Jon Cooper. “A science of concord: the politics of commercial knowledge in mid-eighteenth-century Britain.” Intellectual History Review (2020)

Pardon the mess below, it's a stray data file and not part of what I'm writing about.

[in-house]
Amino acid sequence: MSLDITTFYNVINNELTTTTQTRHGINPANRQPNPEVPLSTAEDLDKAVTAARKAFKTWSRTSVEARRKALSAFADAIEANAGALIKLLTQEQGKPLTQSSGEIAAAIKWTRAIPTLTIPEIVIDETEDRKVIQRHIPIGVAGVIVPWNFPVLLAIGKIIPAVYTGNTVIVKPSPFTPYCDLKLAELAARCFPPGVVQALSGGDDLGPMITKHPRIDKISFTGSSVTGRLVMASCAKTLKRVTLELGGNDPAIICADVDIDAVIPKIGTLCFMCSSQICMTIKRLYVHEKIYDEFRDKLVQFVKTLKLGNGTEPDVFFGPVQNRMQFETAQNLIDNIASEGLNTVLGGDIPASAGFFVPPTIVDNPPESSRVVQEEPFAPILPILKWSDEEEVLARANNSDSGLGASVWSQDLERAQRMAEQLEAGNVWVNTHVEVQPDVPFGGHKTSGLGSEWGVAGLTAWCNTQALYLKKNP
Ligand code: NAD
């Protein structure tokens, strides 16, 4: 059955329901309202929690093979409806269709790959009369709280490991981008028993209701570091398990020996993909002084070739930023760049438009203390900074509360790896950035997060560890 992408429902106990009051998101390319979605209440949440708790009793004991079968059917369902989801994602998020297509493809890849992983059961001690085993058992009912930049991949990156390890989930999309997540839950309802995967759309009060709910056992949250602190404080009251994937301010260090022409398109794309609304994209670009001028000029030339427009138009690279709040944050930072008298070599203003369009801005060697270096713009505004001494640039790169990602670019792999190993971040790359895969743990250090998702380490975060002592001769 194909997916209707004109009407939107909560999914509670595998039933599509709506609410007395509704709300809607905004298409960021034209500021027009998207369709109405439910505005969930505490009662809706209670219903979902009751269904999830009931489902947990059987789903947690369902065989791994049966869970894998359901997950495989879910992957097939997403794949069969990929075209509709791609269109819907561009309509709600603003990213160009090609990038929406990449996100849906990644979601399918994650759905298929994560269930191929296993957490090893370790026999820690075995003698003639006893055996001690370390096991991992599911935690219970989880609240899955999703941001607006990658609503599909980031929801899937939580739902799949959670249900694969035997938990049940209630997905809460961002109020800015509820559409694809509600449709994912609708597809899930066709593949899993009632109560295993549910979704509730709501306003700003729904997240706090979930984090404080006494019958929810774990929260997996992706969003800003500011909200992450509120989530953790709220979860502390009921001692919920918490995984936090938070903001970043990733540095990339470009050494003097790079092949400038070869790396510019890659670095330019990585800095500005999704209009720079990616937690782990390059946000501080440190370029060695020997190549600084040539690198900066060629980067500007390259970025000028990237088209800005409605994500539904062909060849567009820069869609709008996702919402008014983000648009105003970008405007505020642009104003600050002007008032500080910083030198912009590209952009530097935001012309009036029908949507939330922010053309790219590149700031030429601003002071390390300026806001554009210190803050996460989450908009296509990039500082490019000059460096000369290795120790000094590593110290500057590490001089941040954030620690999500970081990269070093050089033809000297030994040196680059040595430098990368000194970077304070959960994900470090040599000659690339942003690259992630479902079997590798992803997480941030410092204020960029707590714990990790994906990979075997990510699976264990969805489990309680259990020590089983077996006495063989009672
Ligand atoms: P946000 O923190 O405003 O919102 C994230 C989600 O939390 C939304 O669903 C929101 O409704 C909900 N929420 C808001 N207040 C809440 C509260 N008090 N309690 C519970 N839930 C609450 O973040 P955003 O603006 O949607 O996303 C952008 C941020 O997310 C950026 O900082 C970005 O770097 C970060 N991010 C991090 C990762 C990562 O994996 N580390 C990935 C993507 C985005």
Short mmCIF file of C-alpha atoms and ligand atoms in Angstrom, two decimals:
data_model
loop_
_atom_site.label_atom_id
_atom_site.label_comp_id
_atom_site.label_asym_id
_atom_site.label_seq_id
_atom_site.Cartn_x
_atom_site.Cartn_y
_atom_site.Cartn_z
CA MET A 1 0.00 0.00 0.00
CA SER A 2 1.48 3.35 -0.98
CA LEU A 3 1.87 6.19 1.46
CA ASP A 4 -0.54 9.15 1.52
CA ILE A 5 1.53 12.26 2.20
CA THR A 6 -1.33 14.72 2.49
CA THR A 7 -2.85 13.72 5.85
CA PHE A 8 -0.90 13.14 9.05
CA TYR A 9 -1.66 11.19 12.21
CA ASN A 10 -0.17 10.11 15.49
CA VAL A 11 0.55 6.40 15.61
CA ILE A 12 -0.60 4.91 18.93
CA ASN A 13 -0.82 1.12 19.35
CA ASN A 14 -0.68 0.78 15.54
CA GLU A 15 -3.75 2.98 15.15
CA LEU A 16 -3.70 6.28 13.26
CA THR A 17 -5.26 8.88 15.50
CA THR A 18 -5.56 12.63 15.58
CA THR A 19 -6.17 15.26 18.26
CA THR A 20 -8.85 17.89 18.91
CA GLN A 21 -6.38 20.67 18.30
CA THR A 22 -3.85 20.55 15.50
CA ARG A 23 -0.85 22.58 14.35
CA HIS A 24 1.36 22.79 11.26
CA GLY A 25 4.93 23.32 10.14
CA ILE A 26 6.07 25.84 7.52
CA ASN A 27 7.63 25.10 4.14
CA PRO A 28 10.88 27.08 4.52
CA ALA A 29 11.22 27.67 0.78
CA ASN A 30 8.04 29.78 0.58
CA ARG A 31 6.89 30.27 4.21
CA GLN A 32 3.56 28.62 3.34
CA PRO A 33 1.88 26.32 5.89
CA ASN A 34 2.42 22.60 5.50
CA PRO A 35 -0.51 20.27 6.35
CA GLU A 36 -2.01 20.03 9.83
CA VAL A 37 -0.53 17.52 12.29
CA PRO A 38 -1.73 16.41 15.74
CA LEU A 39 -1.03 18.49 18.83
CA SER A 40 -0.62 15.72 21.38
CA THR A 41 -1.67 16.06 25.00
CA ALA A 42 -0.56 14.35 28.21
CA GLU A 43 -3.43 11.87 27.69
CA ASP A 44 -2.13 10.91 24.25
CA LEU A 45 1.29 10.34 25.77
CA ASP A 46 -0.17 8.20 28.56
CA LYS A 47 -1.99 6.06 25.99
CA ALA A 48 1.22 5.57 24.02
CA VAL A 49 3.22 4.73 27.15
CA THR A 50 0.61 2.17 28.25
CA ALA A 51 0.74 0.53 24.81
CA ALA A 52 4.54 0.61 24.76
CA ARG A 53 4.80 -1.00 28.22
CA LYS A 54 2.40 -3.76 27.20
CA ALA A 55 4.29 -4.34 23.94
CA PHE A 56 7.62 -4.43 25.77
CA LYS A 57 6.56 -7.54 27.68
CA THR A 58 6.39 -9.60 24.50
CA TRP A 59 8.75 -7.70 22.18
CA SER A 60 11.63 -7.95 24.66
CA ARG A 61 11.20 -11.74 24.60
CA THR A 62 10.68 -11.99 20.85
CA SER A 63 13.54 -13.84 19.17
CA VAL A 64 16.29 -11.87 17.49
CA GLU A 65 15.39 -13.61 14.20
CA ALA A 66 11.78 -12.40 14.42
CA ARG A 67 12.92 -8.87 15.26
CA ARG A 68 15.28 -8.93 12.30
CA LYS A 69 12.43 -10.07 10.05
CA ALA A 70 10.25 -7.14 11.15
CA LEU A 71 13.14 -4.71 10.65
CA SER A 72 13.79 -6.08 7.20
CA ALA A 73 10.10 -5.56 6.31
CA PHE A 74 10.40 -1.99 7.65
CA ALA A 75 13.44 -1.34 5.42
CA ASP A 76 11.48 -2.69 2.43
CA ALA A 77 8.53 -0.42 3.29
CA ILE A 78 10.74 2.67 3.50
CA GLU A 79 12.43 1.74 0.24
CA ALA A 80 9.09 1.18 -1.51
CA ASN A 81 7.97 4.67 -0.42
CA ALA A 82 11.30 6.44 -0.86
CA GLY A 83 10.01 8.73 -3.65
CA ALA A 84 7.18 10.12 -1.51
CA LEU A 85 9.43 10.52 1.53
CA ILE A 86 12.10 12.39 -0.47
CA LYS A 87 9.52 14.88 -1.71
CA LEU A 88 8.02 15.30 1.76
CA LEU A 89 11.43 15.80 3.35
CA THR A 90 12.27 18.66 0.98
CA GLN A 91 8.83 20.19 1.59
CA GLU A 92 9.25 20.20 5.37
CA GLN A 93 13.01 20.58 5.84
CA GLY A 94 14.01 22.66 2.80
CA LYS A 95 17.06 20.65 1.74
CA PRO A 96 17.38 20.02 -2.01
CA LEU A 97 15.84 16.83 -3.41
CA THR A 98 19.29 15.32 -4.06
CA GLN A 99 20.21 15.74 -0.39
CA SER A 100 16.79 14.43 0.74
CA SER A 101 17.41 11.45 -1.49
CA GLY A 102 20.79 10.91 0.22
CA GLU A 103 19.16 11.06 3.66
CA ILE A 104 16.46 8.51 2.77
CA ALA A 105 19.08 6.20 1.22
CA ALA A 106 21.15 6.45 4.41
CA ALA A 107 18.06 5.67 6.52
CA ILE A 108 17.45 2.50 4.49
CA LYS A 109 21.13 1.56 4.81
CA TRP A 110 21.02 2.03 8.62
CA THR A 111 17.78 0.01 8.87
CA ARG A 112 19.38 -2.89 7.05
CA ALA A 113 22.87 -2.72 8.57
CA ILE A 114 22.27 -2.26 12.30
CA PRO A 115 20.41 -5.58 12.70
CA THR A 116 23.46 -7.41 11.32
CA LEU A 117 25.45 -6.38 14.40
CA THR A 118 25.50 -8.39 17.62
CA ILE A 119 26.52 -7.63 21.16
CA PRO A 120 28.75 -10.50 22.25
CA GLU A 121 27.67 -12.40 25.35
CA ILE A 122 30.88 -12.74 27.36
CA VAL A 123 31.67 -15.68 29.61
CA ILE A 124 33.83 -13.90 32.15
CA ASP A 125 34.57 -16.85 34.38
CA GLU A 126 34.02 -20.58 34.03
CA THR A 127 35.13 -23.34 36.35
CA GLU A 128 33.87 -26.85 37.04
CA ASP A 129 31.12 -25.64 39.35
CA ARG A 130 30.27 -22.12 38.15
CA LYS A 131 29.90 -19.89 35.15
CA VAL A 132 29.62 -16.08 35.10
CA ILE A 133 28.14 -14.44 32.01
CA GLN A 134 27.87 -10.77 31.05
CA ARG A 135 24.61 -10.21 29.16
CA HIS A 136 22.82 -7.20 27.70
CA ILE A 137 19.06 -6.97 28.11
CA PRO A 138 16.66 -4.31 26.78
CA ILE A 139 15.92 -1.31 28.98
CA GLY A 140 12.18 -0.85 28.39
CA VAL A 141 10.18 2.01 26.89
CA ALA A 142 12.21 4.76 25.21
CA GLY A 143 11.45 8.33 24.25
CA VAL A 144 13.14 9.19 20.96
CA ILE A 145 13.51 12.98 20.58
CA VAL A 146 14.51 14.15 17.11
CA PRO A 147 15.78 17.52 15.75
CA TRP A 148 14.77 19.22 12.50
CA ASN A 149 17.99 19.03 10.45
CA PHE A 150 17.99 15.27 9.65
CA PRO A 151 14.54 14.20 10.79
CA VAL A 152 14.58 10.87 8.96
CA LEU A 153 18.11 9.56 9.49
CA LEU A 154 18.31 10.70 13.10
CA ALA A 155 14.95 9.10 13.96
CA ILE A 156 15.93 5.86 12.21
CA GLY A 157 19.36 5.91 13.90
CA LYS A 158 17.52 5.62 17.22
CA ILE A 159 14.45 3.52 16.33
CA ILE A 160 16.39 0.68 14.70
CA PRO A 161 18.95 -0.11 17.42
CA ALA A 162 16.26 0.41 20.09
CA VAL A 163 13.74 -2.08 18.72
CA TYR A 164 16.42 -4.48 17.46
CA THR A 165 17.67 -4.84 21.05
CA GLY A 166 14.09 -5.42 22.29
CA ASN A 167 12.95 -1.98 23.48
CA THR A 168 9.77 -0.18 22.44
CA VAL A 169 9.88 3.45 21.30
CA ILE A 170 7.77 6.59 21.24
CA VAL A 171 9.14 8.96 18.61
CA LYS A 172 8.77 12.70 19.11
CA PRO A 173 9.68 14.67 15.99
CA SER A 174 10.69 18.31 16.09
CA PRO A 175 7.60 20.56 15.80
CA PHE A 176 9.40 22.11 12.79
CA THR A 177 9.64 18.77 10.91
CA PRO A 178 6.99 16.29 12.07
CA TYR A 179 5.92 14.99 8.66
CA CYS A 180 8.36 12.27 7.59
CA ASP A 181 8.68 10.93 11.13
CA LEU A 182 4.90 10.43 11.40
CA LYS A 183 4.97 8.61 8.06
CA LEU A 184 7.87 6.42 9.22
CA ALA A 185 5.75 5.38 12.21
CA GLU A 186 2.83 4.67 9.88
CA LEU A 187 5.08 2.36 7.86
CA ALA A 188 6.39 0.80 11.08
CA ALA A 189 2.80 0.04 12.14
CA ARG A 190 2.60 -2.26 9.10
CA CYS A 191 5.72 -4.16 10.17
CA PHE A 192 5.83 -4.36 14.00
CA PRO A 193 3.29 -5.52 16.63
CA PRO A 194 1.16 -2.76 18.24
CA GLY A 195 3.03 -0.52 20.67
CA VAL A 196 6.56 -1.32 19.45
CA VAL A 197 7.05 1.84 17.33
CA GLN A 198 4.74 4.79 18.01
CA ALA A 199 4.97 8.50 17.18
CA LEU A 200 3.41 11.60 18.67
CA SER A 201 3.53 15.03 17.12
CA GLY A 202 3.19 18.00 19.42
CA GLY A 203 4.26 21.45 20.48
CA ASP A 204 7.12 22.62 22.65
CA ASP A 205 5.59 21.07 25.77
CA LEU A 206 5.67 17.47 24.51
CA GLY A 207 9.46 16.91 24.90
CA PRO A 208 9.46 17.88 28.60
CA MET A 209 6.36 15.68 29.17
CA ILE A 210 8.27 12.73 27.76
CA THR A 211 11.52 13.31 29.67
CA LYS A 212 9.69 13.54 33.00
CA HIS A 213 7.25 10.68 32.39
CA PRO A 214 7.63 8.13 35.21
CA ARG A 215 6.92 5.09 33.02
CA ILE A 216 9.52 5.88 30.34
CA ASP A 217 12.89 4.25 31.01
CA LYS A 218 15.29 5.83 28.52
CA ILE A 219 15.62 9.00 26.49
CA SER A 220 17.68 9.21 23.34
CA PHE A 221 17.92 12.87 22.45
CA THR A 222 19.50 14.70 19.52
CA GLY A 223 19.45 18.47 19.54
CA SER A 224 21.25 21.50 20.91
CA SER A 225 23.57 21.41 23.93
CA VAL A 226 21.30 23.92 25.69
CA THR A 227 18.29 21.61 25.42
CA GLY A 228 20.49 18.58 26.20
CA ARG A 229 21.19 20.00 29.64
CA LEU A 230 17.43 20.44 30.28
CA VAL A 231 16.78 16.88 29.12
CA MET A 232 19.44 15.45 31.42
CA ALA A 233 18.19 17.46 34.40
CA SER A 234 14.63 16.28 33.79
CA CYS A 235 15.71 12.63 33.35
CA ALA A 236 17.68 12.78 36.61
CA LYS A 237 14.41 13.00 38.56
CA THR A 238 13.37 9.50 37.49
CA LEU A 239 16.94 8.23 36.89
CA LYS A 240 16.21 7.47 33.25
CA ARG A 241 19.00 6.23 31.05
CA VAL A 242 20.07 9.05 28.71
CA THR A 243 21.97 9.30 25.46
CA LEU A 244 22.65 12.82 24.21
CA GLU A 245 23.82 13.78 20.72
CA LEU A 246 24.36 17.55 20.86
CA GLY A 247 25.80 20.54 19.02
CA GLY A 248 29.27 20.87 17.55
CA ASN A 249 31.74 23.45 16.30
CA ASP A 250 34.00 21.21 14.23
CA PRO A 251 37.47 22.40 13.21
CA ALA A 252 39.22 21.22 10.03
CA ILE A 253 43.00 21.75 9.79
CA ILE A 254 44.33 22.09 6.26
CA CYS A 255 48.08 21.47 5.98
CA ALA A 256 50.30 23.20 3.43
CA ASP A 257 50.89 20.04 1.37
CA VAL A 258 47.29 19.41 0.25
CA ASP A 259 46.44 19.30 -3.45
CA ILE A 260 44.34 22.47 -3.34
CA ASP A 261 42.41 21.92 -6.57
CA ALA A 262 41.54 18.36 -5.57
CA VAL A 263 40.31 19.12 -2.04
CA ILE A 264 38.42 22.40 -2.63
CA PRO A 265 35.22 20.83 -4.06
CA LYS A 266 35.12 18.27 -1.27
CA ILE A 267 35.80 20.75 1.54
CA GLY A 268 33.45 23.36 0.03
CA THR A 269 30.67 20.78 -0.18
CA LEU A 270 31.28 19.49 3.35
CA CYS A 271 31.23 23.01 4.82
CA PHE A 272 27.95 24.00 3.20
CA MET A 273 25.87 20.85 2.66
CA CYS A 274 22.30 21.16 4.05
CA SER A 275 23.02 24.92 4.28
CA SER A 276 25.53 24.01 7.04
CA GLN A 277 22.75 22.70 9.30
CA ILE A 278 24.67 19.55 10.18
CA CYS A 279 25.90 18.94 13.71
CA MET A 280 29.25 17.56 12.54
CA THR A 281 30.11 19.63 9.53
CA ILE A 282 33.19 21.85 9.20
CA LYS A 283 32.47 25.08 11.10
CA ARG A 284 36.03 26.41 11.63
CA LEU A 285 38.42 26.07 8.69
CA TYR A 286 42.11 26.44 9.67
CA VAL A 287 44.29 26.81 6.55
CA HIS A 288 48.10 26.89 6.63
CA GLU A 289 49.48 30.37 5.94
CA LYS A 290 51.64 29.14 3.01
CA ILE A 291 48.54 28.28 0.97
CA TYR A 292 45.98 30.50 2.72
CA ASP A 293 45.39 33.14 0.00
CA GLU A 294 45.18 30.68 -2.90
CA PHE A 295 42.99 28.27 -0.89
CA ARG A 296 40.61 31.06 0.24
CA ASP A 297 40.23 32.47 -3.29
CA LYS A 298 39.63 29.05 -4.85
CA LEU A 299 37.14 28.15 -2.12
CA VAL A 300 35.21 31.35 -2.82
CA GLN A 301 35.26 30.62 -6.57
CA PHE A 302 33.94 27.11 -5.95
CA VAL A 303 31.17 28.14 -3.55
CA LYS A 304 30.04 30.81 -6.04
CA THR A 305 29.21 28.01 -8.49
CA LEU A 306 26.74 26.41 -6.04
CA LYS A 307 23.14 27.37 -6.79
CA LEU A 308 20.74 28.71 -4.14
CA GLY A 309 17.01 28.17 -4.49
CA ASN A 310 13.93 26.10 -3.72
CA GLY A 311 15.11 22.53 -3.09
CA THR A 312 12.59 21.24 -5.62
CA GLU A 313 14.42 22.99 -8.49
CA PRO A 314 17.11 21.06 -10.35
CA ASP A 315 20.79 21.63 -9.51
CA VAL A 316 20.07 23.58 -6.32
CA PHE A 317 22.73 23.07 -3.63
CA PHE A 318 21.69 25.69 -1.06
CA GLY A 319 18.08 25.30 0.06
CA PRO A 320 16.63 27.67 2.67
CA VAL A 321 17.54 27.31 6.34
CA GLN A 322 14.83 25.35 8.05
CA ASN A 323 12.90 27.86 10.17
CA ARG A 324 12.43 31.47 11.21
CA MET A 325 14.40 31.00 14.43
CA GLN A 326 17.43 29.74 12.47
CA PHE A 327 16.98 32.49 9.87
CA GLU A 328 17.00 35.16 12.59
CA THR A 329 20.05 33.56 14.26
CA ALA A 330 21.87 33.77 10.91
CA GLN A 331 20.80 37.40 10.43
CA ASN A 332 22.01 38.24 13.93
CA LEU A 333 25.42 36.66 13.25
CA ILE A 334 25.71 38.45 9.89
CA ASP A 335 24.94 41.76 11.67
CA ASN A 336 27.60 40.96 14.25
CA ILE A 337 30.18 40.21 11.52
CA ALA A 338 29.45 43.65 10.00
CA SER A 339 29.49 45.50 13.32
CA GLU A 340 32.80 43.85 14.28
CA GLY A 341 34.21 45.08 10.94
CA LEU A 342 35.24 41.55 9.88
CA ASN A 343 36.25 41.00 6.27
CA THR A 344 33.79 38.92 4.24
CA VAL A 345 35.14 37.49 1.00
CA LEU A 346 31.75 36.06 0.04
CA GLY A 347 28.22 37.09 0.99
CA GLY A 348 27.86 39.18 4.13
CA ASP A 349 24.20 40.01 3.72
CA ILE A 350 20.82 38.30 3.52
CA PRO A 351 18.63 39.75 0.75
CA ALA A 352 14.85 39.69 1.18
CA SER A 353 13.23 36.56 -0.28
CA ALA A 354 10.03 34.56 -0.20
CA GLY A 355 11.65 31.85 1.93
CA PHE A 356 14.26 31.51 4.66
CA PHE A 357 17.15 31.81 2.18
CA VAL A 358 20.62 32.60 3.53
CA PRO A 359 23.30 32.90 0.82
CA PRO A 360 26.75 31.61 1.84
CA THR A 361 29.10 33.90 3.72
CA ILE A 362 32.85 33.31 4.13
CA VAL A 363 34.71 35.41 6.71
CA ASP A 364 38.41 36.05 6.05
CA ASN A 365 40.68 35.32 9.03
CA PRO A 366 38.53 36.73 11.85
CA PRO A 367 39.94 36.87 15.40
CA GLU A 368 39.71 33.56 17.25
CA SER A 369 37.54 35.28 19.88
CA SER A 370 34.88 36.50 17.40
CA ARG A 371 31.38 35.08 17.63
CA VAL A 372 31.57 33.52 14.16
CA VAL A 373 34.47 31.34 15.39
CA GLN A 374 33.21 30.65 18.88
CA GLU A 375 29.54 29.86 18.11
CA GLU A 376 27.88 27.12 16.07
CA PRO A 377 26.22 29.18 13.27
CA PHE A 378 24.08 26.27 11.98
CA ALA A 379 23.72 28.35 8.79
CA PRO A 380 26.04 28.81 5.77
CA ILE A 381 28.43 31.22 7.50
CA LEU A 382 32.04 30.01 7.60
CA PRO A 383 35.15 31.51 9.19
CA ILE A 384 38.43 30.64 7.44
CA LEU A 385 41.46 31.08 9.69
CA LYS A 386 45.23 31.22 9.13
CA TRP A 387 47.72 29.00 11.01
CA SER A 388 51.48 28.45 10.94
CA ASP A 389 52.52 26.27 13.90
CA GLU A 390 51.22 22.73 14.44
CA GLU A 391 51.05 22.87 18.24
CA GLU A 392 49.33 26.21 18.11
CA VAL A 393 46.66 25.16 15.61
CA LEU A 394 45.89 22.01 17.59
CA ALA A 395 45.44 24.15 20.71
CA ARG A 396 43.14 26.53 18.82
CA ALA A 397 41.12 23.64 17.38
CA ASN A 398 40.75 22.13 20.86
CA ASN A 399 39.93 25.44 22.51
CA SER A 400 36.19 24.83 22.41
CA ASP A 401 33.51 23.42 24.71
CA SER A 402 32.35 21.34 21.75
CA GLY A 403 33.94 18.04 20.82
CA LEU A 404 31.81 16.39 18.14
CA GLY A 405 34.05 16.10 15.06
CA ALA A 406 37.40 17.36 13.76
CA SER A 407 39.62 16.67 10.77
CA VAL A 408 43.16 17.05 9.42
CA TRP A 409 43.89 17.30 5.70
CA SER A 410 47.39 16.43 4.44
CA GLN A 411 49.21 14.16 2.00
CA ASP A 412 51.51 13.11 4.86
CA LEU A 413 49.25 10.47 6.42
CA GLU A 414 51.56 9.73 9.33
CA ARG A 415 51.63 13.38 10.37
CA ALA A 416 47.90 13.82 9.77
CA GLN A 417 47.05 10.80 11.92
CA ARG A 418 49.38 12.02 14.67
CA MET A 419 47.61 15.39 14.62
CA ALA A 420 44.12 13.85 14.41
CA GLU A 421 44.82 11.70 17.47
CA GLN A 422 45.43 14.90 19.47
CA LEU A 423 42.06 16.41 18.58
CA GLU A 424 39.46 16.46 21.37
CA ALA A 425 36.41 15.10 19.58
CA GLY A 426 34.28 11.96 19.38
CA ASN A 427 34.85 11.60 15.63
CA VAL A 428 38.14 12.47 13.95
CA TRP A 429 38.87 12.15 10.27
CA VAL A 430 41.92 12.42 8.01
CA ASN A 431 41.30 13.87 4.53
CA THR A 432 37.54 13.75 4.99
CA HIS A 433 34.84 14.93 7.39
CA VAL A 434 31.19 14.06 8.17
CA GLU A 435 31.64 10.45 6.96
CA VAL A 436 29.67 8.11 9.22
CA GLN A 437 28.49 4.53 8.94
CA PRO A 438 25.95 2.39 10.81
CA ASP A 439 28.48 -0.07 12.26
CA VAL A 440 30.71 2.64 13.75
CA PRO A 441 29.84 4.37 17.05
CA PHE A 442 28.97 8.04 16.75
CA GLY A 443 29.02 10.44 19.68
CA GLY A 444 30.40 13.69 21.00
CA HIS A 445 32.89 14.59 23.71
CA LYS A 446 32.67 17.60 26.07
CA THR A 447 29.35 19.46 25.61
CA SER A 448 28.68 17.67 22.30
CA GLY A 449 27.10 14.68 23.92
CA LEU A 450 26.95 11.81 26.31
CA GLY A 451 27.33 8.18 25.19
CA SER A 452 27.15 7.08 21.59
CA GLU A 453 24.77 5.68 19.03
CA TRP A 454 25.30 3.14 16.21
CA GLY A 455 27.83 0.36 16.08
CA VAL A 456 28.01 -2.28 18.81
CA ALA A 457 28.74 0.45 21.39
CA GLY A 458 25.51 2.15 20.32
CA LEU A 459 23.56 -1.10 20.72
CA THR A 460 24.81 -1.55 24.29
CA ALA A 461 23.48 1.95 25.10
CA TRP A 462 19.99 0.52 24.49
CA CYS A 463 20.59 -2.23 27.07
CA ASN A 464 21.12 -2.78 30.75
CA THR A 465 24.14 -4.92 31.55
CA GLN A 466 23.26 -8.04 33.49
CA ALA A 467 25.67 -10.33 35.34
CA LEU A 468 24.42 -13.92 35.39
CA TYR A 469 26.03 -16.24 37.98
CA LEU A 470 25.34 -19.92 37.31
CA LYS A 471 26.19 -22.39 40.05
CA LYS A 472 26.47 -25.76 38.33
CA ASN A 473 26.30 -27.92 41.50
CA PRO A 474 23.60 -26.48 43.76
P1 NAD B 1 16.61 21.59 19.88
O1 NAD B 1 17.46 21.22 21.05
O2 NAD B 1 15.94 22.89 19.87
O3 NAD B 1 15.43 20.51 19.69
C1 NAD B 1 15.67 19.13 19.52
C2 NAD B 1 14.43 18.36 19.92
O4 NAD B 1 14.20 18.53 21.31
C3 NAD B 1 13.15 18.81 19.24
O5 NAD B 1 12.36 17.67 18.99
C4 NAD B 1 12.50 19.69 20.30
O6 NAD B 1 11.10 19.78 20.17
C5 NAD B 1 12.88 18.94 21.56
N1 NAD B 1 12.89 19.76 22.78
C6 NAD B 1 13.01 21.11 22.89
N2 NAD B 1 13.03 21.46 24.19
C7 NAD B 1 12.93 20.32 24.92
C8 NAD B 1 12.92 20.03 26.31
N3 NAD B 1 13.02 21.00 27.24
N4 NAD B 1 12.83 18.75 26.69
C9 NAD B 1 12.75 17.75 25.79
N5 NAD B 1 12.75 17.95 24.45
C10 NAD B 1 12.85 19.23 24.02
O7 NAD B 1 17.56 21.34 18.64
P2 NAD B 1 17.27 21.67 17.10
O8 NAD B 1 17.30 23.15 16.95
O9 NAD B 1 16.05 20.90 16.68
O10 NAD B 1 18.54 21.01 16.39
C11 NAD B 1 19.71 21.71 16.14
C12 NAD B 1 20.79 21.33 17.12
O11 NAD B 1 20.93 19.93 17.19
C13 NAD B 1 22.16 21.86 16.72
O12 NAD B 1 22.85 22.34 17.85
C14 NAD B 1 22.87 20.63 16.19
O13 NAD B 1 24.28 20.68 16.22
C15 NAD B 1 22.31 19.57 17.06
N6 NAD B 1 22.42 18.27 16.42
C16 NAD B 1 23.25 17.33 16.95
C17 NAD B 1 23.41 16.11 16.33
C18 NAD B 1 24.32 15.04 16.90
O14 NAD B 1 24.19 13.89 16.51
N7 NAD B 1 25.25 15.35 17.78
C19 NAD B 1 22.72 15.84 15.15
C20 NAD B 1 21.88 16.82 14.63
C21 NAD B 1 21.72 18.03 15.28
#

This article recovers mid-century proposals for sciences of concord and contextualizes them as part of a broader politics of commercial knowledge in eighteenth-century Britain. It begins by showing how merchants gained authority as formulators of commercial policy during the Commerce Treaty debates of 1713–1714. This authority held fast during the Walpolean oligarchy, but collapsed by the 1740s, when lobbying and patronage were increasingly maligned as corrupt by a ferment of popular republicanism. The article then explores how the Anglican cleric Josiah Tucker and country pamphleteer Joseph Massie made use of this vacuum in authority to formulate a novel basis for the production of commercial knowledge. In pamphlets written between 1749 and 1760, they argued that the competing interests comprising the nation’s increasingly complex commercial system could only be reconciled and geared to the national interest through the establishment of a science which harnessed an impartial and systematizing epistemology, developing highly idealized accounts of the abstract market as a realm of concord which operated according to regular, rationally deducible principles. The conclusion suggests that their arguments introduced the foundational conceptual bases for later sciences of political economy and legitimated a new form of expertise in statecraft.